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Can I Get a New Loan Before Closing on a Home?

Money Girl discusses the potential consequences of changing any aspect of your finances before you close escrow on a home.

By
Laura Adams, MBA,
July 26, 2012

Can I Get a New Loan Before Closing on a Home?

William M. wants to know:

"I’m attending school in the fall and am buying a house as well. I’ve signed the mortgage loan papers and the closing is in about 20 days. The mortgage broker told me not to change anything with my credit, but I can’t attend school without a new student loan. Now that the underwriter has the paperwork, would there be any harm in getting a student loan before the real estate closing? I already have some student loans, so I wouldn’t be doing anything the lender doesn’t know about already."

There’s a very good reason William’s mortgage broker told him not to tinker with his credit before his home purchase is a done deal!

Getting additional credit before you close escrow on a home can put the sale in jeopardy. The lender can pull your credit the day of the closing and deny the loan if anything has changed with your finances. So please don’t think that you can slip something by a mortgage underwriter.

William’s existing student loans were taken into consideration by the lender in their approval process. They determined that his debt-to-income ratio and credit score was sufficient to meet their guidelines. However, taking out additional credit (even a small amount) changes William’s financial ratios and can lower his credit score enough to make the lender have second thoughts.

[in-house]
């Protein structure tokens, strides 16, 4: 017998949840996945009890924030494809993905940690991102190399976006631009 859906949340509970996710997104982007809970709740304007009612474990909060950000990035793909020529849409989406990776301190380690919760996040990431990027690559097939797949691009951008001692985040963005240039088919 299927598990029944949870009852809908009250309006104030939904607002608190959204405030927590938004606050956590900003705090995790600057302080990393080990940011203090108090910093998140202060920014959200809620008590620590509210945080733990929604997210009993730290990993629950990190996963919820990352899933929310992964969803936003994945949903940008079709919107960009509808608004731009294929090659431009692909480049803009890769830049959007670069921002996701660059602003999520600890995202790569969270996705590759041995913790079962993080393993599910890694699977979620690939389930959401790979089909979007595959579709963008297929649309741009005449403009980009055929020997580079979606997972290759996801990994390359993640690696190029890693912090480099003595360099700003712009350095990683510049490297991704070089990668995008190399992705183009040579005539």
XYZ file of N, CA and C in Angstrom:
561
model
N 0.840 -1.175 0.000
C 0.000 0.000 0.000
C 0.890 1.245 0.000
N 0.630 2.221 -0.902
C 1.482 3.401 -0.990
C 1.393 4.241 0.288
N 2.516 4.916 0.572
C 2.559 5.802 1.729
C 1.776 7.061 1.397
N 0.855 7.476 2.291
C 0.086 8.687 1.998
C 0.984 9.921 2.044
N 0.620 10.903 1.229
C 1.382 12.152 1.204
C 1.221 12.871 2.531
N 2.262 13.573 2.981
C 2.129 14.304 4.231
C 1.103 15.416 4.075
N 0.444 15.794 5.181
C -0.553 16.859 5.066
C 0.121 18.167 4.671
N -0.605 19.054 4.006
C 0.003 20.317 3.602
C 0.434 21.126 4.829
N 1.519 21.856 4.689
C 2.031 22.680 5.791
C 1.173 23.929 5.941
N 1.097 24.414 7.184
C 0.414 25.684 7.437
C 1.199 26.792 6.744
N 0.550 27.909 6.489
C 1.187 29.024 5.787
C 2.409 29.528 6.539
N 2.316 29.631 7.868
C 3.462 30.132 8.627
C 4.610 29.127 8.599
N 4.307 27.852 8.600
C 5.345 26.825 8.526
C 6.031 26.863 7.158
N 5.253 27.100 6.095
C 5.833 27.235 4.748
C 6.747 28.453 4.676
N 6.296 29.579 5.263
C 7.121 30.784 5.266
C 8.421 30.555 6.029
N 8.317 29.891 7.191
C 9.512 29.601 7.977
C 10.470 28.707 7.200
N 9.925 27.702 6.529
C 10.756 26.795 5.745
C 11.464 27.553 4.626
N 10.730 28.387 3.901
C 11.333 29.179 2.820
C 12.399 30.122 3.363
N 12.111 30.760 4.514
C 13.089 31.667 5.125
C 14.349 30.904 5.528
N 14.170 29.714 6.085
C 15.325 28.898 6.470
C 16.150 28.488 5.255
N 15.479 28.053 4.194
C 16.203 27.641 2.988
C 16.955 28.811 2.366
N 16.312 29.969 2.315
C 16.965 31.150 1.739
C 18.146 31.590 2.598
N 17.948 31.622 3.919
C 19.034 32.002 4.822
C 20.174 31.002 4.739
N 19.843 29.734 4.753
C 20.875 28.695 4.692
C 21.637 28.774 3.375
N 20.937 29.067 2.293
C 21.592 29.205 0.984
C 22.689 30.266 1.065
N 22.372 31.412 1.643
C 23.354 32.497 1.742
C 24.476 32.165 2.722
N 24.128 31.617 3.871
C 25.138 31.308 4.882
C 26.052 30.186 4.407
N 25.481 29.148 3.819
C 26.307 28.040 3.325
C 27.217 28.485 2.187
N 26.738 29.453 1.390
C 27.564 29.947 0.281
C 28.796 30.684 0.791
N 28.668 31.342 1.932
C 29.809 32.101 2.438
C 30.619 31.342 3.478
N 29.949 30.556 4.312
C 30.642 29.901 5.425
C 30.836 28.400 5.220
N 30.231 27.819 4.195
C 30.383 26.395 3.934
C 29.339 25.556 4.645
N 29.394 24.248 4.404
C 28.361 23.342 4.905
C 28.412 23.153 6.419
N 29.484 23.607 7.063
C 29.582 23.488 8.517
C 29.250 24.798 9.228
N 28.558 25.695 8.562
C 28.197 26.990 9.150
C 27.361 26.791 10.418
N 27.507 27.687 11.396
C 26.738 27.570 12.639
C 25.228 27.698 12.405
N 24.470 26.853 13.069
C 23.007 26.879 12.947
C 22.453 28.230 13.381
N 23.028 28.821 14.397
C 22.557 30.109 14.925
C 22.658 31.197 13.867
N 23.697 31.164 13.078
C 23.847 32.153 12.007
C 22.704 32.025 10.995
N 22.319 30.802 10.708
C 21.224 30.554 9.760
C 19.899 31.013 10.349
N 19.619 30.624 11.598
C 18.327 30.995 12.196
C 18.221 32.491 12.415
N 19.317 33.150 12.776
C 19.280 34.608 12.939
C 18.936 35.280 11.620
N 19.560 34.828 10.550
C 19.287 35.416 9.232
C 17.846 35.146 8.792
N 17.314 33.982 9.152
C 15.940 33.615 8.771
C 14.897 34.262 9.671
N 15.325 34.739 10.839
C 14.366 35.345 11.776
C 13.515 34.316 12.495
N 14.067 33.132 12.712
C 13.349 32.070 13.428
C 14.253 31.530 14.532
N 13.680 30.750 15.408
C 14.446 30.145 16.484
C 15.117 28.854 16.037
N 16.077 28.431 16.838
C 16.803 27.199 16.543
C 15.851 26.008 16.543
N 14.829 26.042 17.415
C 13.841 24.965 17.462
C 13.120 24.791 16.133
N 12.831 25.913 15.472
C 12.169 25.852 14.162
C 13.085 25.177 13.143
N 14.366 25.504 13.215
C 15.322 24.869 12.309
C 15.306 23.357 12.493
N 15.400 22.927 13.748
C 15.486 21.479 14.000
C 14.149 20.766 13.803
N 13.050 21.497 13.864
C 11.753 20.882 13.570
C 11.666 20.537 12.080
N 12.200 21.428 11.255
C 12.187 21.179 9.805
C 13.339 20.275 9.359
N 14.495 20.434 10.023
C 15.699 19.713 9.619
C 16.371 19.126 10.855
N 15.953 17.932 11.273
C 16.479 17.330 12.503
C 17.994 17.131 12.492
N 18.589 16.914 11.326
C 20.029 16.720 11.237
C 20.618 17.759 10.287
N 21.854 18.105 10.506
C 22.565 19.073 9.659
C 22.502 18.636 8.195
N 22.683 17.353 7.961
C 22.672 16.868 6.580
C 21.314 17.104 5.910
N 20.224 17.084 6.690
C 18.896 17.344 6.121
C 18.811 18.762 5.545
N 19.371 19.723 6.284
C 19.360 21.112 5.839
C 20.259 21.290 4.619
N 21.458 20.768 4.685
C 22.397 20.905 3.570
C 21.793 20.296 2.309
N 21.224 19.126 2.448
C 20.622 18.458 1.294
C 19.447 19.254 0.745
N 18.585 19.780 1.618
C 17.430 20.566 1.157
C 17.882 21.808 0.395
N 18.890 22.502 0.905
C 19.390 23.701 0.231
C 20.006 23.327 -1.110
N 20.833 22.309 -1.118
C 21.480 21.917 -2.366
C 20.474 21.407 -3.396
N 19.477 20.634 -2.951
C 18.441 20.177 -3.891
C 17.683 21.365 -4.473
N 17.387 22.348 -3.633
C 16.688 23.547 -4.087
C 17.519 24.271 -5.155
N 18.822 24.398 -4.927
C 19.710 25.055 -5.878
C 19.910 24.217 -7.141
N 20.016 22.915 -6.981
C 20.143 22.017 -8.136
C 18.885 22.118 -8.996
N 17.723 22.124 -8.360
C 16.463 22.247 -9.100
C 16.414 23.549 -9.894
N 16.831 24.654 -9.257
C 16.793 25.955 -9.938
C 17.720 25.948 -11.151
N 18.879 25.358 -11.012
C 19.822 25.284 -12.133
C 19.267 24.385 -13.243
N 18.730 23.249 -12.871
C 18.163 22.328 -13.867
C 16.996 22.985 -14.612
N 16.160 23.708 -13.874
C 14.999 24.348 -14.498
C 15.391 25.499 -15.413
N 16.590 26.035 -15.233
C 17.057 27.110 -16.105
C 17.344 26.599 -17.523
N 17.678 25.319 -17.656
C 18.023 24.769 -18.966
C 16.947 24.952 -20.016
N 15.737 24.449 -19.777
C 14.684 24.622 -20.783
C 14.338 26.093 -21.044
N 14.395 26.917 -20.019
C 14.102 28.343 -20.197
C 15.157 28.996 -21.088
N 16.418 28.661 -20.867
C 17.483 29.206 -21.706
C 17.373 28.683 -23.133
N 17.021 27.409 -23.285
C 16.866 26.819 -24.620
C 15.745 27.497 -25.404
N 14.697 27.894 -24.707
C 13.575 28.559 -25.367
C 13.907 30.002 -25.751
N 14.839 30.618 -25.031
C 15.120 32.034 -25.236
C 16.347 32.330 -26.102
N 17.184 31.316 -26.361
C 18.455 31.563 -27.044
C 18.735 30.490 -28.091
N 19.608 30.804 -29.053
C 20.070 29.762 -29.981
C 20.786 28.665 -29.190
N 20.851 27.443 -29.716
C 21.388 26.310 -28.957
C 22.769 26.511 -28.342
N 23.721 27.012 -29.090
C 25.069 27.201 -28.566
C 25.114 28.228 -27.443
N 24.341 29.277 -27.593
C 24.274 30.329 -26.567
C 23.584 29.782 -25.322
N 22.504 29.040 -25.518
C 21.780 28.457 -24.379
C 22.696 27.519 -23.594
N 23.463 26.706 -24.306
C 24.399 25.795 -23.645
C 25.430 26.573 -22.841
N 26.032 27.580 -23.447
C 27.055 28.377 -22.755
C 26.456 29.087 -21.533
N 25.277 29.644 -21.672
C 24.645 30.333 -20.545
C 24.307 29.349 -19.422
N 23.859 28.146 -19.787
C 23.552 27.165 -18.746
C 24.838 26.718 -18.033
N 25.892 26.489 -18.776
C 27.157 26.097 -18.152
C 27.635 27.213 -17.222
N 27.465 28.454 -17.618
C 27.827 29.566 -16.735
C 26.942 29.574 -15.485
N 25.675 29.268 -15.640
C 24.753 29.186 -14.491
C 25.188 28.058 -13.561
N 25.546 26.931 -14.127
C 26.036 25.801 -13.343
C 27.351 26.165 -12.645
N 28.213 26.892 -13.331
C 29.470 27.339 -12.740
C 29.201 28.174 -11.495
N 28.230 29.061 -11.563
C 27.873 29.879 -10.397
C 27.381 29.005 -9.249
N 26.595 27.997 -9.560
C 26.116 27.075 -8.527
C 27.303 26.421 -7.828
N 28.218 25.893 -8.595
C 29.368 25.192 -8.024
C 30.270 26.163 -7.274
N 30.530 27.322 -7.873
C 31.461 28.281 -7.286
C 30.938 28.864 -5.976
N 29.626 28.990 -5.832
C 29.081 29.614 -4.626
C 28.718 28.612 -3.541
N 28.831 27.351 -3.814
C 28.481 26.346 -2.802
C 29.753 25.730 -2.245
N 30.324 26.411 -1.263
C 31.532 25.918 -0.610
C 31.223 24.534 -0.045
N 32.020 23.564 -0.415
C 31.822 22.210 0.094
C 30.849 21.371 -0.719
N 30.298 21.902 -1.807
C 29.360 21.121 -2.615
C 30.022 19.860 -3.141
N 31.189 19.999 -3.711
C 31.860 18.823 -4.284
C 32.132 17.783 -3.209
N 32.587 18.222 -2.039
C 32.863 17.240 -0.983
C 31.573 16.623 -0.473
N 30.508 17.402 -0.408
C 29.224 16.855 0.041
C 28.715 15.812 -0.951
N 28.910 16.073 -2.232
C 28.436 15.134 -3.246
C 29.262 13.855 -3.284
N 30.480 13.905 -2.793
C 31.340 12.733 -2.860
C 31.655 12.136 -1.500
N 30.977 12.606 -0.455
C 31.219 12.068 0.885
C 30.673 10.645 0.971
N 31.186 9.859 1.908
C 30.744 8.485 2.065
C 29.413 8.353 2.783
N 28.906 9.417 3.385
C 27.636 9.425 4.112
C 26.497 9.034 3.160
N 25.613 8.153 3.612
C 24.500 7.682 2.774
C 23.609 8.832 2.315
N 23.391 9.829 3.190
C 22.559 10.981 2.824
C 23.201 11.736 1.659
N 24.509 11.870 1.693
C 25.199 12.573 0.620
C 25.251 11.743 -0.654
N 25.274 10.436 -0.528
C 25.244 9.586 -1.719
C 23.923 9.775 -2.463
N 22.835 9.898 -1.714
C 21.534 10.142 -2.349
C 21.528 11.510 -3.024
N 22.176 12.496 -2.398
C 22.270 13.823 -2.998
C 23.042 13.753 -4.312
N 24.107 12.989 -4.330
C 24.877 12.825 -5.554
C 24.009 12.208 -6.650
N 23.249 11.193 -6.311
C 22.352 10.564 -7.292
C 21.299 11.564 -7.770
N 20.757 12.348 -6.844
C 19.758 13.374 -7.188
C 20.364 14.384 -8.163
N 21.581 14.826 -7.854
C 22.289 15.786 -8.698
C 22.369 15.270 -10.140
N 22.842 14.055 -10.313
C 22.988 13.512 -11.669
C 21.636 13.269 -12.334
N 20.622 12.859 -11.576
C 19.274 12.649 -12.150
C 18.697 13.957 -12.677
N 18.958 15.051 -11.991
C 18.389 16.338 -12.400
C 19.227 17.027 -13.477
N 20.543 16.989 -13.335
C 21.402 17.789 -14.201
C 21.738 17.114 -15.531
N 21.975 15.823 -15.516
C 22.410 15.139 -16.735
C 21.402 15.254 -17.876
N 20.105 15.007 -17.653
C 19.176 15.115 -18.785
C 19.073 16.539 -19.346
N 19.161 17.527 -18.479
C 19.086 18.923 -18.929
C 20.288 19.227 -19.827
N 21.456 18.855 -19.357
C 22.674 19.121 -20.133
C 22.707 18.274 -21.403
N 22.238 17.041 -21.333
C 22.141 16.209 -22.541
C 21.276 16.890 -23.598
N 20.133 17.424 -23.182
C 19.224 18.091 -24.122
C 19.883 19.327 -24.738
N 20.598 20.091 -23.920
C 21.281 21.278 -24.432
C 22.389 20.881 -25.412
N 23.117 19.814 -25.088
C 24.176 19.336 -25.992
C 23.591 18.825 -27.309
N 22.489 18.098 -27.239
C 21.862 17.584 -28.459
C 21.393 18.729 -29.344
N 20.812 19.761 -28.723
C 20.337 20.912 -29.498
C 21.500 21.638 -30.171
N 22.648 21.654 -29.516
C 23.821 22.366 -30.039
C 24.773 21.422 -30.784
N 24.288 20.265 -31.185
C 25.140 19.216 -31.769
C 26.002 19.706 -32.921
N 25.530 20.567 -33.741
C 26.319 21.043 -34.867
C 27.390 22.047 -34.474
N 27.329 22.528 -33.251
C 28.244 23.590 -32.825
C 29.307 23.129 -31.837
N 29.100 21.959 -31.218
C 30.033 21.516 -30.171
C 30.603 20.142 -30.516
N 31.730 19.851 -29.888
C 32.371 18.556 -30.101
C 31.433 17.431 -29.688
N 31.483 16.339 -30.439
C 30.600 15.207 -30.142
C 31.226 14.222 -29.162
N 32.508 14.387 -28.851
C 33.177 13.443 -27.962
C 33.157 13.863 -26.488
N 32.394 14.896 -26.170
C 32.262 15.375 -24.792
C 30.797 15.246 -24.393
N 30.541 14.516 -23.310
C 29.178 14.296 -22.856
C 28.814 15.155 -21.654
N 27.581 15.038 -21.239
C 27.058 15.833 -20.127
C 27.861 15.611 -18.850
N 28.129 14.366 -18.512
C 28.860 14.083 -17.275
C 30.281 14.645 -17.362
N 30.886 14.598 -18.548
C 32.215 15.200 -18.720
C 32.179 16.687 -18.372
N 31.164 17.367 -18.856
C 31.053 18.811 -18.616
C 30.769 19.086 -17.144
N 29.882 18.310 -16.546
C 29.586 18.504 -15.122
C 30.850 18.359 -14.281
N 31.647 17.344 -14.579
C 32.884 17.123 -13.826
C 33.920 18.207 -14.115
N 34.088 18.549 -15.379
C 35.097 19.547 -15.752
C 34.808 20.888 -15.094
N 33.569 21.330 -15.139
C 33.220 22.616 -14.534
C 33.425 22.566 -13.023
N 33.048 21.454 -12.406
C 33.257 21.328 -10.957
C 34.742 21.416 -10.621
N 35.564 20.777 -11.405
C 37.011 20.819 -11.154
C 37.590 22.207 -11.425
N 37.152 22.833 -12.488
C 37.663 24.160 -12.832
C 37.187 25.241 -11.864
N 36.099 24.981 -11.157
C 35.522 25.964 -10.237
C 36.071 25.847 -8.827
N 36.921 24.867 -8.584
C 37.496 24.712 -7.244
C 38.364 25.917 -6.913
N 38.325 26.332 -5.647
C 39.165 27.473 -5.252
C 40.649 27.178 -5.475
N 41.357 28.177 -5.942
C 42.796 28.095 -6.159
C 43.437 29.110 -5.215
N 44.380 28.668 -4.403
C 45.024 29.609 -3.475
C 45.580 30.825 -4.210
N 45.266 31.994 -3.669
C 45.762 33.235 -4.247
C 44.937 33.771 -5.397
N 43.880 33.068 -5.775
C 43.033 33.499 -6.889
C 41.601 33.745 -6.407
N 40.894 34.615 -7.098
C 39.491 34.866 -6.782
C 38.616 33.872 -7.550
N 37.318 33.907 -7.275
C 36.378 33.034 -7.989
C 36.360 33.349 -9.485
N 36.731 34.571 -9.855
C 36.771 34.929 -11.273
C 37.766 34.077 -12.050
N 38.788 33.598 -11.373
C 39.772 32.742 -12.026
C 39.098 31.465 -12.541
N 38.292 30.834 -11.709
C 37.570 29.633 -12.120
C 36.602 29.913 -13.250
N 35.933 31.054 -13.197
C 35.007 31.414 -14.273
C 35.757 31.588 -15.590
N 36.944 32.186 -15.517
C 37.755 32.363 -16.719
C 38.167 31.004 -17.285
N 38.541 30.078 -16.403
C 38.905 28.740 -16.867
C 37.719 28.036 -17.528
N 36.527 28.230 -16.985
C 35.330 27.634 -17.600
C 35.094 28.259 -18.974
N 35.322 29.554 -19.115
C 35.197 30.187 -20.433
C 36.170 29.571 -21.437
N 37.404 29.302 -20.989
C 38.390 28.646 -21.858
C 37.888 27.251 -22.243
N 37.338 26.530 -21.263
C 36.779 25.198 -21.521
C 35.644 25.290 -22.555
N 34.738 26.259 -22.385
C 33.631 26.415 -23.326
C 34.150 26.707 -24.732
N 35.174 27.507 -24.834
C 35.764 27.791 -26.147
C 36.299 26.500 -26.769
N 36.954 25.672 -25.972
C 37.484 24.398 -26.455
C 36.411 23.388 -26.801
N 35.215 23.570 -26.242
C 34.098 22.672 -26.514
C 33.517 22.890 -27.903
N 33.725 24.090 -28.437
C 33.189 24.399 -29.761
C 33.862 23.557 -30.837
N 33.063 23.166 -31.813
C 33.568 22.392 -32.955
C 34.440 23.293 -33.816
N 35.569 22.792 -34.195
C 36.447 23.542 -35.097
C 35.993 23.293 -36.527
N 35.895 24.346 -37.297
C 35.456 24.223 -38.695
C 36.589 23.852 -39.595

Or the lender could still give William the mortgage, but at a much higher interest rate. Taking out a new student loan or credit account of any kind after you submit paperwork for a mortgage can easily be the difference between a mortgage approval or denial.

Even if your underwriter doesn’t check your credit prior to the closing date there’s another issue to consider. One of the many documents or affidavits you sign at closing requires you to verify that nothing has changed with your financial or credit situation. Providing false information on any closing document can result in criminal penalties or give the lender the right to call your loan, which means that the entire loan balance becomes due immediately.

So I highly recommend that you wait until your home closing is complete to pursue a student loan. If you need to pay for school in the next few weeks before your home closing, pay cash or get a loan from a family member or friend. If you contact your school’s financial aid officer and explain your situation, they may allow you to delay payment for a few weeks. If you need more information about the potential consequences of changing any aspect of your finances before the closing, consult with your mortgage broker.

Related Content:
What Affects Your Credit Score Most?
Do You Need a Financial Adviser?

Home loan photo from Shutterstock

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